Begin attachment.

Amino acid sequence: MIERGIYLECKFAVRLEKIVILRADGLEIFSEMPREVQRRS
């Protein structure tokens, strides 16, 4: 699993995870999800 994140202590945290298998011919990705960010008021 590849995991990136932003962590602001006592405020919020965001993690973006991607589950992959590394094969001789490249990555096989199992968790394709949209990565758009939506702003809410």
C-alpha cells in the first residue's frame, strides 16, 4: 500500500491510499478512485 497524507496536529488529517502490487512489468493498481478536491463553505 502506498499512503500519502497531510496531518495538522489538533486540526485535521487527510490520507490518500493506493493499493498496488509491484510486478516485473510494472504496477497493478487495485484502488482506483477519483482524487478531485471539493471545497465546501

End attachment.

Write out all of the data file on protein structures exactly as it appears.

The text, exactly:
Amino acid sequence: MIERGIYLECKFAVRLEKIVILRADGLEIFSEMPREVQRRS
């Protein structure tokens, strides 16, 4: 699993995870999800 994140202590945290298998011919990705960010008021 590849995991990136932003962590602001006592405020919020965001993690973006991607589950992959590394094969001789490249990555096989199992968790394709949209990565758009939506702003809410």
C-alpha cells in the first residue's frame, strides 16, 4: 500500500491510499478512485 497524507496536529488529517502490487512489468493498481478536491463553505 502506498499512503500519502497531510496531518495538522489538533486540526485535521487527510490520507490518500493506493493499493498496488509491484510486478516485473510494472504496477497493478487495485484502488482506483477519483482524487478531485471539493471545497465546501